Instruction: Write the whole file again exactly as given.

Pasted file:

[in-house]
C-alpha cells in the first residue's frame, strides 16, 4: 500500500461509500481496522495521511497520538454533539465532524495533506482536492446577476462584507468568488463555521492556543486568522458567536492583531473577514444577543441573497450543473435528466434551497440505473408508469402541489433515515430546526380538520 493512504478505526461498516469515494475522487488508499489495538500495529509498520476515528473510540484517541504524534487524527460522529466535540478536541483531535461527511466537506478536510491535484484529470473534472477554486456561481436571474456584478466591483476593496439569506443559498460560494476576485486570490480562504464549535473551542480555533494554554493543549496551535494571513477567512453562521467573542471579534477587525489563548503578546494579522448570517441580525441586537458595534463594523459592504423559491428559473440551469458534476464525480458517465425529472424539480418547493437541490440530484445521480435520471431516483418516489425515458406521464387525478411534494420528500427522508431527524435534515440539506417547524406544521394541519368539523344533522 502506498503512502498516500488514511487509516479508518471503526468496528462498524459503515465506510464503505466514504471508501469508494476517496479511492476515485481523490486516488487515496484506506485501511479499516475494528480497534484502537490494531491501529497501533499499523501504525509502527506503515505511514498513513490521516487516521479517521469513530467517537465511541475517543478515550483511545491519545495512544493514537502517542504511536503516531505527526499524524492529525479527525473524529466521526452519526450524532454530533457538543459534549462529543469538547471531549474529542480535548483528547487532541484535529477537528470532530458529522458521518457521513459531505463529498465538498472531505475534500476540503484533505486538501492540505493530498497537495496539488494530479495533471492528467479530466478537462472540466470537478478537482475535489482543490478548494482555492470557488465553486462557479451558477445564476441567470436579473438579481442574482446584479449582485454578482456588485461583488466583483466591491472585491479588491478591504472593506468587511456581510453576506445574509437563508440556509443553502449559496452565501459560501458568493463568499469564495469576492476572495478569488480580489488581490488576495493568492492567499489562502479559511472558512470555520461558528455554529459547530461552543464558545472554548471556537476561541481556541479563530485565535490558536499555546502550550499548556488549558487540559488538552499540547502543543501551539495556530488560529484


[in-house]
C-alpha cells in the first residue's frame, strides 16, 4: 500500500461509500481496522495521511497520538454533539465532524495533506482536492446577476462584507468568488463555521492556543486568522458567536492583531473577514444577543441573497450543473435528466434551497440505473408508469402541489433515515430546526380538520 493512504478505526461498516469515494475522487488508499489495538500495529509498520476515528473510540484517541504524534487524527460522529466535540478536541483531535461527511466537506478536510491535484484529470473534472477554486456561481436571474456584478466591483476593496439569506443559498460560494476576485486570490480562504464549535473551542480555533494554554493543549496551535494571513477567512453562521467573542471579534477587525489563548503578546494579522448570517441580525441586537458595534463594523459592504423559491428559473440551469458534476464525480458517465425529472424539480418547493437541490440530484445521480435520471431516483418516489425515458406521464387525478411534494420528500427522508431527524435534515440539506417547524406544521394541519368539523344533522 502506498503512502498516500488514511487509516479508518471503526468496528462498524459503515465506510464503505466514504471508501469508494476517496479511492476515485481523490486516488487515496484506506485501511479499516475494528480497534484502537490494531491501529497501533499499523501504525509502527506503515505511514498513513490521516487516521479517521469513530467517537465511541475517543478515550483511545491519545495512544493514537502517542504511536503516531505527526499524524492529525479527525473524529466521526452519526450524532454530533457538543459534549462529543469538547471531549474529542480535548483528547487532541484535529477537528470532530458529522458521518457521513459531505463529498465538498472531505475534500476540503484533505486538501492540505493530498497537495496539488494530479495533471492528467479530466478537462472540466470537478478537482475535489482543490478548494482555492470557488465553486462557479451558477445564476441567470436579473438579481442574482446584479449582485454578482456588485461583488466583483466591491472585491479588491478591504472593506468587511456581510453576506445574509437563508440556509443553502449559496452565501459560501458568493463568499469564495469576492476572495478569488480580489488581490488576495493568492492567499489562502479559511472558512470555520461558528455554529459547530461552543464558545472554548471556537476561541481556541479563530485565535490558536499555546502550550499548556488549558487540559488538552499540547502543543501551539495556530488560529484